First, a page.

Friday, August 28, 2009

Safeway Classic Friday: Candie Kung Rides the Birdie Train

A good number of players went low on Ghost Creek's front side today at the Safeway Classic, but nobody matched Candie Kung's 31, the result of a 5-hole birdie train from the 4th through the 8th. Unfortunately for her, she couldn't take advantage of the next 2 par 5s and bogeyed the par-3 11th to fall back to -5 on the day, but she still has a great chance to post the low score of the afternoon pairings. Stay tuned!

[Update 1 (7:32 pm): A birdie on 12 got Kung back to -6!]

Safeway Classic Friday: Angela Stanford Is Making a Move

Move over, Beth Bader! Angela Stanford birdied 3 of her 1st 5 holes and, as she plays the par-3 14th, has just birdied 4 of her last 5. No Solheim Cup hangover for this one!

[Update 1 (5:08 pm): Stanford cooled off with a late bogey and Anna Nordqvist passed her with a 65. Nice walkoff birdie by Ai Miyazato to pull within 1 of Stanford.]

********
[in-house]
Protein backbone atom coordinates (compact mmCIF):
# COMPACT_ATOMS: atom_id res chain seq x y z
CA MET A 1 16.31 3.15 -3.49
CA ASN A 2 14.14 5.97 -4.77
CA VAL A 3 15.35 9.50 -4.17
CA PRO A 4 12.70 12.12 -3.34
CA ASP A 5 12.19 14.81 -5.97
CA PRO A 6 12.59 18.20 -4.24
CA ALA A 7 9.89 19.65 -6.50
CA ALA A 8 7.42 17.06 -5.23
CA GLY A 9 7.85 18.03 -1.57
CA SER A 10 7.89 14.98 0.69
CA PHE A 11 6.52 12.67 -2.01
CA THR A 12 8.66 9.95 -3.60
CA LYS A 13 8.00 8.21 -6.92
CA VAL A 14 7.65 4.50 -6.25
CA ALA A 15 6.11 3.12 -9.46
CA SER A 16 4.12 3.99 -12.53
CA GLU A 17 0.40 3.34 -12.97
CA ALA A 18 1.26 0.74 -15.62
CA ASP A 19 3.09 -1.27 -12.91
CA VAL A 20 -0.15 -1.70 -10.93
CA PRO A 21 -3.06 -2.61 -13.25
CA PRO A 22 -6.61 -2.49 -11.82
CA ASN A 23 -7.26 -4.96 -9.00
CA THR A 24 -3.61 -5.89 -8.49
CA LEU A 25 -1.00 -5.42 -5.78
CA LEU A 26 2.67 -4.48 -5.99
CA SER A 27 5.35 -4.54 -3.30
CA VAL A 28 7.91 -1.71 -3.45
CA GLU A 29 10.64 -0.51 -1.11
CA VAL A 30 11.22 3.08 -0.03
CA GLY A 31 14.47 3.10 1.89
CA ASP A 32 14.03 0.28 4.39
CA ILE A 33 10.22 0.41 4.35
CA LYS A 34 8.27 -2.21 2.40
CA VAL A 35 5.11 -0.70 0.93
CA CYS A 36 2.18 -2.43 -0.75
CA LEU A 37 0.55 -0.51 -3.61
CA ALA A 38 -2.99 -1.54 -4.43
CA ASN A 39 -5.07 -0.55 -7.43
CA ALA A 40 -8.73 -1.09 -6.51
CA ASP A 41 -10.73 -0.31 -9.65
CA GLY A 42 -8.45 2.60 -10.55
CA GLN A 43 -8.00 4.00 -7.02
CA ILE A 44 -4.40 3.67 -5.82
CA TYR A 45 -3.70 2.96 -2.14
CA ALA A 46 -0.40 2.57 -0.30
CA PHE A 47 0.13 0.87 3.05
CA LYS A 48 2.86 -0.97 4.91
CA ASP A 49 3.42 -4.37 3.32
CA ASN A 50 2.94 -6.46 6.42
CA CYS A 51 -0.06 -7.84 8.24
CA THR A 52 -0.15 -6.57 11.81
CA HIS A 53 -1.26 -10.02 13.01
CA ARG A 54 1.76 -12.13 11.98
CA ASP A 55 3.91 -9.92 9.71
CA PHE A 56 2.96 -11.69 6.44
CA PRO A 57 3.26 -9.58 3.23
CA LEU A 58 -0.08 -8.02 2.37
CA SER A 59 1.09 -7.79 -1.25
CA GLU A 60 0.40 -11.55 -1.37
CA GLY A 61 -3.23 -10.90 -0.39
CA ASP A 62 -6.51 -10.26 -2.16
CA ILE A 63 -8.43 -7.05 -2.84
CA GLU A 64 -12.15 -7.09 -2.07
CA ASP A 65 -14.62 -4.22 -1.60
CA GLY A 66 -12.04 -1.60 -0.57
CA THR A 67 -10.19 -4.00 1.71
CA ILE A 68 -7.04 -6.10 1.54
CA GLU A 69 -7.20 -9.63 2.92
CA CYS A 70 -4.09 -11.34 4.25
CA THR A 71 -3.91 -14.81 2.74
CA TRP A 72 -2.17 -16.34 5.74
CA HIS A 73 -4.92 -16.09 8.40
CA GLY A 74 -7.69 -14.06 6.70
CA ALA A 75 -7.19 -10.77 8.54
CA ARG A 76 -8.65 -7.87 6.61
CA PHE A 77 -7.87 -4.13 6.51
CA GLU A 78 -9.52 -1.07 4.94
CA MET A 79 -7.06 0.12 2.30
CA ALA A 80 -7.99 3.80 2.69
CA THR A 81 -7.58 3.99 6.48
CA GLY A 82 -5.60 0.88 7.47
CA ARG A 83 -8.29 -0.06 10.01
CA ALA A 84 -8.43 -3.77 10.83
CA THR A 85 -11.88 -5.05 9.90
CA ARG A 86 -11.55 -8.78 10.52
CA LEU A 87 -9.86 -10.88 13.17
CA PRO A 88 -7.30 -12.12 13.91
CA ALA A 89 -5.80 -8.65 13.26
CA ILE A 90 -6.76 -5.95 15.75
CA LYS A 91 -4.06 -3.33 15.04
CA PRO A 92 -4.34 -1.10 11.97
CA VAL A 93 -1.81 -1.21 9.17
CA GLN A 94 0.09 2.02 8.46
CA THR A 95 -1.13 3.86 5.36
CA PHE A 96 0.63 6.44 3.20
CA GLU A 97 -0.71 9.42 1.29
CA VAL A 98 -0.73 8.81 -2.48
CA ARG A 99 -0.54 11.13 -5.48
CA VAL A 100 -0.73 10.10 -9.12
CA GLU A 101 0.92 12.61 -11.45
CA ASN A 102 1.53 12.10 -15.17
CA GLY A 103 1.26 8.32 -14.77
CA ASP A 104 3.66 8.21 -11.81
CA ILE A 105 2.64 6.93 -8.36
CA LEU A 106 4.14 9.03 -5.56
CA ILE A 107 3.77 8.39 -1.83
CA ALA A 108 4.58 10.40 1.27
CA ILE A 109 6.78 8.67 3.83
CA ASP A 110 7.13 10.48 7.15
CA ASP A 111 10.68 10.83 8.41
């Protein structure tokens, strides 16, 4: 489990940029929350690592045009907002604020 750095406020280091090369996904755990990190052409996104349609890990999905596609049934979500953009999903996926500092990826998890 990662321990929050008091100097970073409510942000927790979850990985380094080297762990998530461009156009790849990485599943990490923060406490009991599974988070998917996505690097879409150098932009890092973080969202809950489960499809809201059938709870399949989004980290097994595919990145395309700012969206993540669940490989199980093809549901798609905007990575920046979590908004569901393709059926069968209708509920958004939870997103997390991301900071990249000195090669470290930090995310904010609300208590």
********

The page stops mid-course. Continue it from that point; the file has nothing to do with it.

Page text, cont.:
Safeway Classic Friday: What's Gotten Into Beth Bader?

Check out Beth Bader's scorecard at the Safeway Classic. She's made 9 birdies, 6 pars, and 1 bogey and has 2 holes left to play. Her previous low round this season was a 66 at the Corning Classic. And she's rarely broken 70 at Columbia Edgewater the last 5 seasons, so I'm guessing she's loving Ghost Creek. Let's see how low she can go today!

[Update 1 3:58 pm): Bader ended up posting a 64--5 shots better than the previous leader in the clubhouse, Il Mi Chung. You don't see that kind of gap every week!]

[Update 2 (4:01 pm): Nice shot from the nice boys at Nice Ballz.]

[Update 3 (4:09 pm): Janice Moodie's 66? Not only overshadowed by Bader, but also by Tiffany Joh's unveiling of her new website.]

Safeway Classic Friday: Anyone Know Why Creamer WDed?